Ok I am totally confused. First answer was NO risk, then second answer when i said even if there were micro cuts in mouth, it became low risk, and if I am reading the third answer it says no risk............can someone please just answer one way or another without saying if this happend or if that happend, and just answer the question as I wrote it?

Here was my original question, except that I broke it down one by one. Perhaps we can answer it one by one?is it LOW risk or NO risk.............

1. if someone put blood into an empty pepsi plastic bottle, then capped it, would the HIV live in this bottle since it is capped, kinda like an airtight needle or would the air in the bottle kill it?

2. 30 seconds later, water is poured water into the same bottle and drank it. Would the water kill the hiv virus before being drank?

3. Is there ANY risk of HIV especially if one had SMALL MICRO CUTS in mouth?

4. Low or NO risk

Wednesday, November 5th
HIV Transmission
No Risk
Ok I just read this question from start to finish below. It was labelled no risk because having any blood mixed with water would immediately kill HIV, because it doesnt live in water. And any blood in the bottle would be killed by HIV because a bottle even with a cap on it is not like a hollow needle airtight. Because it is not airtight, oxygen would kill the HIV immediately. However, whoever asked the question asked a follow up question of what if there were cuts in the mouth and now the answer is LOW RISK instead of NO risk???

What does it matter if someone had micro cuts in the mouth, if your original answers said the HIV would already be dead before even going into mouth?????If your previous answers which stated that any blood in the bottle would die immediately once exposed to air, why would having micro cuts in mouth change the risk?

I am confused on your answers, can you please re-read all of the below and answer accordingly? Is this a low risk or no risk. Basically if I read this, the question should read, if someone put blood into an empty bottle, then capped it, then a 30 seconds to a minute later poured water into the same bottle and drank it again within a minute, is their any risk of HIV especially if one had small micro cuts in mouth? I am totally confused on how this went from no risk to low risk if HIV is dead??

Here is all the other Q&A.

Tuesday, November 4th
HIV Transmission
Low Risk
Arne thanks for your great answer. One follow up is in the paragraph where you said that even if blood got into your mouth the saliva enzymes etc would kill it etc.........what if the mouth had small micro cuts etc?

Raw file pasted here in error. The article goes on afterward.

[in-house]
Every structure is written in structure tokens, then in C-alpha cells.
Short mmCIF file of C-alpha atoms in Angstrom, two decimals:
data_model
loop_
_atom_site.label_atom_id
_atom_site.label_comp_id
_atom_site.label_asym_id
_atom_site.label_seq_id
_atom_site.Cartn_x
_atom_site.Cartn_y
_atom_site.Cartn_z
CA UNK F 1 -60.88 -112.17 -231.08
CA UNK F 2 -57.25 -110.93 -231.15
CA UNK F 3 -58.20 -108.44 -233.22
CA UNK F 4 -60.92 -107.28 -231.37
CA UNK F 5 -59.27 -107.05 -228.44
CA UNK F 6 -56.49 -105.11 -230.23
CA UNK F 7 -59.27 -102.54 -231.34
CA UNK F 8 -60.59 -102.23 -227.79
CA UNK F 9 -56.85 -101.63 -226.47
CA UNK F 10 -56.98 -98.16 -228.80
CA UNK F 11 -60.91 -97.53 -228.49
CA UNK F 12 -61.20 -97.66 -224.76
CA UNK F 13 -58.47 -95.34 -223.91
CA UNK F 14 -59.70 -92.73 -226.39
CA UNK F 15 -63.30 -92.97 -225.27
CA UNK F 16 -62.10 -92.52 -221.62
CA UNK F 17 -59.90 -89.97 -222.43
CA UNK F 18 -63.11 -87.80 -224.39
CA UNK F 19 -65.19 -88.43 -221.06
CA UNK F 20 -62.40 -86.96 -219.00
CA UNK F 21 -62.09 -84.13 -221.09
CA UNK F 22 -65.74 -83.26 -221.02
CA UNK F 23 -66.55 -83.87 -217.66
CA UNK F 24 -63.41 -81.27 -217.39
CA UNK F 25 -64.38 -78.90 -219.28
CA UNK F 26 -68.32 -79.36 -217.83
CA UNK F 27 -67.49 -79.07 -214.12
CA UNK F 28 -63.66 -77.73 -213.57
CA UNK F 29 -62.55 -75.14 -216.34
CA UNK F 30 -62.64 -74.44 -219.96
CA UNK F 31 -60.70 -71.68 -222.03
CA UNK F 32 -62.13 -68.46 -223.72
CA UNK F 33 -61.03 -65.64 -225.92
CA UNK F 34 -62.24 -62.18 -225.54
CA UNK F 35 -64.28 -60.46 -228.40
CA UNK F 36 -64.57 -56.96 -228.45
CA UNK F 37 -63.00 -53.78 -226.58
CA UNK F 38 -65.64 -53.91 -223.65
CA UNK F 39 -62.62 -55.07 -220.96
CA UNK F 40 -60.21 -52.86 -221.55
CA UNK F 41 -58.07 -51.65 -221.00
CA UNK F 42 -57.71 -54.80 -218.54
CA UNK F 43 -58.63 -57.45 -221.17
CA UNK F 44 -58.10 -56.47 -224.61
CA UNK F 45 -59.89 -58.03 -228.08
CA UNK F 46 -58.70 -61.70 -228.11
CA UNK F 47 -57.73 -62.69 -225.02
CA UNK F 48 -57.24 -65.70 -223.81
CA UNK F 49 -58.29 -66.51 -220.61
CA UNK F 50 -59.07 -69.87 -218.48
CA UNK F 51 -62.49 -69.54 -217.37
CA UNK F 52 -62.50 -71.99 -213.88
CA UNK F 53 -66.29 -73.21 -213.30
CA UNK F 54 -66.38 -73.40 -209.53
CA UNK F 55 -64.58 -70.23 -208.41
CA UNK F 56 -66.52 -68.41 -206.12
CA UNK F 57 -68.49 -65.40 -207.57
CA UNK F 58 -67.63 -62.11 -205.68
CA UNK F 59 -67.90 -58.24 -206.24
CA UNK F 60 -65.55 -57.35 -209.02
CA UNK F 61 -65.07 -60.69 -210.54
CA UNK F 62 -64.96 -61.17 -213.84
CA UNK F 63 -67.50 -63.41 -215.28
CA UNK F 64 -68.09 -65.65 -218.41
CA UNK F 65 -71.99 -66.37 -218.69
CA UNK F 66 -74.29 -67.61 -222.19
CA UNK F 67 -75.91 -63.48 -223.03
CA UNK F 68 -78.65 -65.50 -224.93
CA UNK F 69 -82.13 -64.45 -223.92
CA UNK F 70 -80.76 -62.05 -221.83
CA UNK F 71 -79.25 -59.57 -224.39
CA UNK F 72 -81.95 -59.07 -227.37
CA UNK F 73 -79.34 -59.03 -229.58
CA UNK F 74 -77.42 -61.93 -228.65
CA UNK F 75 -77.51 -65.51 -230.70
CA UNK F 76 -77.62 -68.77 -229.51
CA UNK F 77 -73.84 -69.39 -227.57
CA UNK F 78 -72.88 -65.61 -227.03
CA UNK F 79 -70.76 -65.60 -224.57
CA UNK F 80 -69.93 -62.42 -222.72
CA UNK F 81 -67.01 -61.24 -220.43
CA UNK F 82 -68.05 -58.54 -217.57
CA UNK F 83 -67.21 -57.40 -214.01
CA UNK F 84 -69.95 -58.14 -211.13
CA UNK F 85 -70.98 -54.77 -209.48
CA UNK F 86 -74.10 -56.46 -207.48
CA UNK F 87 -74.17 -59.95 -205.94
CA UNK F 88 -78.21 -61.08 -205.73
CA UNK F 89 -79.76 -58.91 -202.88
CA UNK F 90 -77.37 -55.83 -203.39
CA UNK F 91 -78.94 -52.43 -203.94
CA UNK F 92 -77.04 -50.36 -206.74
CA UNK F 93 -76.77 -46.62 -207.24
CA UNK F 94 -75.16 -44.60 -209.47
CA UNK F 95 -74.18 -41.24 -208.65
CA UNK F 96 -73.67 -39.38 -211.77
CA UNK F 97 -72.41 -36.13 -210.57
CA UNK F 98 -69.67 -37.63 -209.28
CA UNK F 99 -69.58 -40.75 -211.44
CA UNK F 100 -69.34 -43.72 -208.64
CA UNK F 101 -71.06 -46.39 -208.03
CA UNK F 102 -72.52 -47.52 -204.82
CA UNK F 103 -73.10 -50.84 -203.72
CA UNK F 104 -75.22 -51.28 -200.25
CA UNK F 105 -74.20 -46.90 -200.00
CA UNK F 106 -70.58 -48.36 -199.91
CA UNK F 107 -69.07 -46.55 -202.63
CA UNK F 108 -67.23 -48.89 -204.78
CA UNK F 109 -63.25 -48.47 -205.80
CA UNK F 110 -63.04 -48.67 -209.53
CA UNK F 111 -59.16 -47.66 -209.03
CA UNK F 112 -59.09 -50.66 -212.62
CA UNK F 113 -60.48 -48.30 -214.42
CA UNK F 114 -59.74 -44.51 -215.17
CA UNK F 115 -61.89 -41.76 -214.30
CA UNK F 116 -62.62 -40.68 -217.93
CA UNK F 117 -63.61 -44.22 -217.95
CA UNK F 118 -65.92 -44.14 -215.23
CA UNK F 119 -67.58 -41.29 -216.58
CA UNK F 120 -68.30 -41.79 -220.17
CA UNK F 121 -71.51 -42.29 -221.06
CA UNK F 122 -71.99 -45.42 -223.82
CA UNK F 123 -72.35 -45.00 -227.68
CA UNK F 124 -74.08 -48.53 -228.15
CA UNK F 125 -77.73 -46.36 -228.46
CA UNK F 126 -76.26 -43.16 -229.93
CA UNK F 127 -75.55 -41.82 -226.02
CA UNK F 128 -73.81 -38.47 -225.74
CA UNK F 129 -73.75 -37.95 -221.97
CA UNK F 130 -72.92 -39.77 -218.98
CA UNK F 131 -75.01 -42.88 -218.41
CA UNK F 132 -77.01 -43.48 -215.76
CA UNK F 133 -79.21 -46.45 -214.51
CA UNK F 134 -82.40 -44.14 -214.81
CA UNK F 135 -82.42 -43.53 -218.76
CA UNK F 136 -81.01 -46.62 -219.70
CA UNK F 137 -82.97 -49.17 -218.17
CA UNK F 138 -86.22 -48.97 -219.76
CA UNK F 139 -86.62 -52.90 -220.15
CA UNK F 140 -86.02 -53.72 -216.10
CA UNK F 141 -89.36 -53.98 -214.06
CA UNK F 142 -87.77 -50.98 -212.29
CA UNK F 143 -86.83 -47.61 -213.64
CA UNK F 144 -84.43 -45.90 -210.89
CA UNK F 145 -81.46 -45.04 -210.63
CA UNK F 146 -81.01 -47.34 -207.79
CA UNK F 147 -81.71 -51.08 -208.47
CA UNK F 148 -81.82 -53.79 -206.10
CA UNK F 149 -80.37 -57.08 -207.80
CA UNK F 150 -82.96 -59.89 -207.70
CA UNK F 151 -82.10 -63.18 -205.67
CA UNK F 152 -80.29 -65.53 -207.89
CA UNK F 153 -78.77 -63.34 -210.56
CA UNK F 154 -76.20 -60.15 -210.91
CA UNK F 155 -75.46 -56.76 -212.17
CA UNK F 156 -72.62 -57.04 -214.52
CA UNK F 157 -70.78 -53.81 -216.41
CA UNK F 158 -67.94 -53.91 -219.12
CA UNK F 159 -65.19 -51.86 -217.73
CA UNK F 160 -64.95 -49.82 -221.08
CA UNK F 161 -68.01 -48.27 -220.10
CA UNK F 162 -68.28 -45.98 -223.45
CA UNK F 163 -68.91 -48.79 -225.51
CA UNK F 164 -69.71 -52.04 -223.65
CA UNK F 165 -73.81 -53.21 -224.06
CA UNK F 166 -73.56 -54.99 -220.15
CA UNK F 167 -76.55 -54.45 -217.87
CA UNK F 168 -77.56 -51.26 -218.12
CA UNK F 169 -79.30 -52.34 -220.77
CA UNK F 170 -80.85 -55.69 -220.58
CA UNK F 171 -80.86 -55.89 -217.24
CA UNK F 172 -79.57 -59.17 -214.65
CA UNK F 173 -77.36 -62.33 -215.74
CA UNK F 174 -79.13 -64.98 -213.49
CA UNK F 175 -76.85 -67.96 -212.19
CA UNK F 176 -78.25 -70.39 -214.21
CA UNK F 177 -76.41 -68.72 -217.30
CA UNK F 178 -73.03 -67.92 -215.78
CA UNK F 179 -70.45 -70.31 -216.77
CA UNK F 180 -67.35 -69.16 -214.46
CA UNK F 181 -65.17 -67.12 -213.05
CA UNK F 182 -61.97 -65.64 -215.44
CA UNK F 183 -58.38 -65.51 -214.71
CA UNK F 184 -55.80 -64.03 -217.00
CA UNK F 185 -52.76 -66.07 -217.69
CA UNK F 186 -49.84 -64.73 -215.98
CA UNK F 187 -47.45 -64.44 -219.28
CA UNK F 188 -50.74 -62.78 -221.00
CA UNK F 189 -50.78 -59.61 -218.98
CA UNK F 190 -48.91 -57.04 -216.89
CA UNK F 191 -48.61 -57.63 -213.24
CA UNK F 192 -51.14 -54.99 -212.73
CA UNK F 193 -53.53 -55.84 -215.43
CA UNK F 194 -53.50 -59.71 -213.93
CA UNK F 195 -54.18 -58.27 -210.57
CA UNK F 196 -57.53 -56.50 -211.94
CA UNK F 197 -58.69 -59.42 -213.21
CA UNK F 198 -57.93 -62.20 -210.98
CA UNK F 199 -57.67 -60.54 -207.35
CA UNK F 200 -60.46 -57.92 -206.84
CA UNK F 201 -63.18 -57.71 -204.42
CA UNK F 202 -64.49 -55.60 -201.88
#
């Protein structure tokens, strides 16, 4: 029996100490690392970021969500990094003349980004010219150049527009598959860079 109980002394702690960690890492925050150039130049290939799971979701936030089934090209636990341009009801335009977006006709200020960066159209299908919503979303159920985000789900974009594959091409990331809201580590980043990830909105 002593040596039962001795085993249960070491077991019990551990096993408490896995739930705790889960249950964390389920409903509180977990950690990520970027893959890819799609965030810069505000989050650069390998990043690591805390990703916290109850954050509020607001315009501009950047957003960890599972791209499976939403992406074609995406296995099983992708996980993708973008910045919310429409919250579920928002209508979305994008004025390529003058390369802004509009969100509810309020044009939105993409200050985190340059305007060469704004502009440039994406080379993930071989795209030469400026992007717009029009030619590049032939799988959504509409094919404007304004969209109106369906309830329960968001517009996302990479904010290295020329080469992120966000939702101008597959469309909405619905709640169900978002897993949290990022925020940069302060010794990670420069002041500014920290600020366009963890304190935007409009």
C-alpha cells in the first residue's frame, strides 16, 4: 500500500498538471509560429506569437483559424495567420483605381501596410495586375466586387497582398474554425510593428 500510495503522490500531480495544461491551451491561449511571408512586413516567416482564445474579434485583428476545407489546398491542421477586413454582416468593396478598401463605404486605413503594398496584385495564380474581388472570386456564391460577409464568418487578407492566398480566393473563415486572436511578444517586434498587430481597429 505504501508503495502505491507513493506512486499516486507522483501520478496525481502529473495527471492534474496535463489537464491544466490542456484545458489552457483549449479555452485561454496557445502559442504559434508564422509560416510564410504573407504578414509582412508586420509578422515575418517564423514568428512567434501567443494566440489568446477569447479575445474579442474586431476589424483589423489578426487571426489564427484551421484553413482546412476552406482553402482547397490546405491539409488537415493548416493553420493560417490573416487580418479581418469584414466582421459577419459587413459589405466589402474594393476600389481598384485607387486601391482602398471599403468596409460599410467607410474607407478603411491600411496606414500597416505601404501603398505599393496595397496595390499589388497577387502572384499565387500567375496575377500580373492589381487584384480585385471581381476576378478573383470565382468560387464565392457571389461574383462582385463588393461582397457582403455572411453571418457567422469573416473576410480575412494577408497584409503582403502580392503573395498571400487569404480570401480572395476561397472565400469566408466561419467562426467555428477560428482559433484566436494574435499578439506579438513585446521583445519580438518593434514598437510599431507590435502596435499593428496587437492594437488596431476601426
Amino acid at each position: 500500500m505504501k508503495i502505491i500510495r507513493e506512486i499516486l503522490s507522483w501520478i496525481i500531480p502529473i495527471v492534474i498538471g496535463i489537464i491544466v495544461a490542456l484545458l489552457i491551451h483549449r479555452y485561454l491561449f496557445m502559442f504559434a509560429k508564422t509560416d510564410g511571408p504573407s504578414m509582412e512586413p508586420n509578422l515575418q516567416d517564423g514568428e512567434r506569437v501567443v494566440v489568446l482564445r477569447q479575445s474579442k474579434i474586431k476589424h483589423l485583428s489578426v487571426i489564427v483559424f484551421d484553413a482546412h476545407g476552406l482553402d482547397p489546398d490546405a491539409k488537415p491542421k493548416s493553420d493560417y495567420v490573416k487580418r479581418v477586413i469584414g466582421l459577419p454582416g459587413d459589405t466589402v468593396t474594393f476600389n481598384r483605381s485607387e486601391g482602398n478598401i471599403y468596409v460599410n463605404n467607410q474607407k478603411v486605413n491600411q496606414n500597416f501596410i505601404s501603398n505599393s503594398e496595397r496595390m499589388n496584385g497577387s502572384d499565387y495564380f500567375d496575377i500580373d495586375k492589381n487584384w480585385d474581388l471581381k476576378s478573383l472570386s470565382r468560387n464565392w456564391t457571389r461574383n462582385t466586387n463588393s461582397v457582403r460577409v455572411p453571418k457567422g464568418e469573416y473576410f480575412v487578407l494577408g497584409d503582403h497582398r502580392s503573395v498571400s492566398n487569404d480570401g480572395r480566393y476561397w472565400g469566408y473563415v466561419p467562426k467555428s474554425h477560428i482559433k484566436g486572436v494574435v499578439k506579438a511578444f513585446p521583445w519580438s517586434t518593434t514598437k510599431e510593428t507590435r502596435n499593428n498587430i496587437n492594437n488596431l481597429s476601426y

Original Q&A below

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Water Bottle
Saturday, November 1st
HIV Transmission
No Risk
No Risk
Hi I read some of your recent answers and I too had an experience below.

If someone who is actively bleeding, dripped/put blood from a finger, and dripped/put blood into an EMPTY water bottle, and quickly capped it, would the HIV survive in the empty water bottle? I ask this worrying that the capped water plastic bottle would be considered airtight or is that different than airtight like a needle?

Then, if the bottle is re-opened 30 seconds later and quickly, filled with water, then drank, would the HIV virus be alive due to being in empty CAPPED water bottle, and thus a risk to the person drinking the contaminated water with blood? Would the water kill it when poured into bottle? Or would the air have already killed it in 30 seconds before even the water was poured in? Is a capped water bottle considered airtight?

Please very nervous teenager and please be detailed and do I need to be tested for this incident?

The blood was put into a empty water bottle, then capped thus I think this would make it airtight? And thus keeping the HIV virus alive? Then re-opened, water poured in, and drank immediately. So would this be a risk for HIV in any way, assuming there were MIRCO cuts in mouth? Again please confirm answer again with MIRCO cuts in mouth.

Hi there, thank you for contacting the AIDS Vancouver Helpline for HIV and AIDS related information.